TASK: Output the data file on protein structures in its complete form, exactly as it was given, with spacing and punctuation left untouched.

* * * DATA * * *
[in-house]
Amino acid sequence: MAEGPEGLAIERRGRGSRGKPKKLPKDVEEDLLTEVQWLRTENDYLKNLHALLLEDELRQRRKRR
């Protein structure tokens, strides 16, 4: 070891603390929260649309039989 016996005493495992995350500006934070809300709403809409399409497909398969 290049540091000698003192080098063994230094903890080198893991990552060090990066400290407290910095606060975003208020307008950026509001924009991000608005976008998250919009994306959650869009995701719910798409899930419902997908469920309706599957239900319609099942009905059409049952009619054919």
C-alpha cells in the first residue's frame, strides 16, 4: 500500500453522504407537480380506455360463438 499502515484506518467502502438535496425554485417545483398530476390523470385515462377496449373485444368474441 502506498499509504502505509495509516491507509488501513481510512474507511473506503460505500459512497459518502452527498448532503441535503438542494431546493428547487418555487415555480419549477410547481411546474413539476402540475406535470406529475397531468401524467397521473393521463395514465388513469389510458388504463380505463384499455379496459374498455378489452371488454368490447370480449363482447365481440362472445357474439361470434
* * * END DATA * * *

[in-house]
Amino acid sequence: MAEGPEGLAIERRGRGSRGKPKKLPKDVEEDLLTEVQWLRTENDYLKNLHALLLEDELRQRRKRR
């Protein structure tokens, strides 16, 4: 070891603390929260649309039989 016996005493495992995350500006934070809300709403809409399409497909398969 290049540091000698003192080098063994230094903890080198893991990552060090990066400290407290910095606060975003208020307008950026509001924009991000608005976008998250919009994306959650869009995701719910798409899930419902997908469920309706599957239900319609099942009905059409049952009619054919």
C-alpha cells in the first residue's frame, strides 16, 4: 500500500453522504407537480380506455360463438 499502515484506518467502502438535496425554485417545483398530476390523470385515462377496449373485444368474441 502506498499509504502505509495509516491507509488501513481510512474507511473506503460505500459512497459518502452527498448532503441535503438542494431546493428547487418555487415555480419549477410547481411546474413539476402540475406535470406529475397531468401524467397521473393521463395514465388513469389510458388504463380505463384499455379496459374498455378489452371488454368490447370480449363482447365481440362472445357474439361470434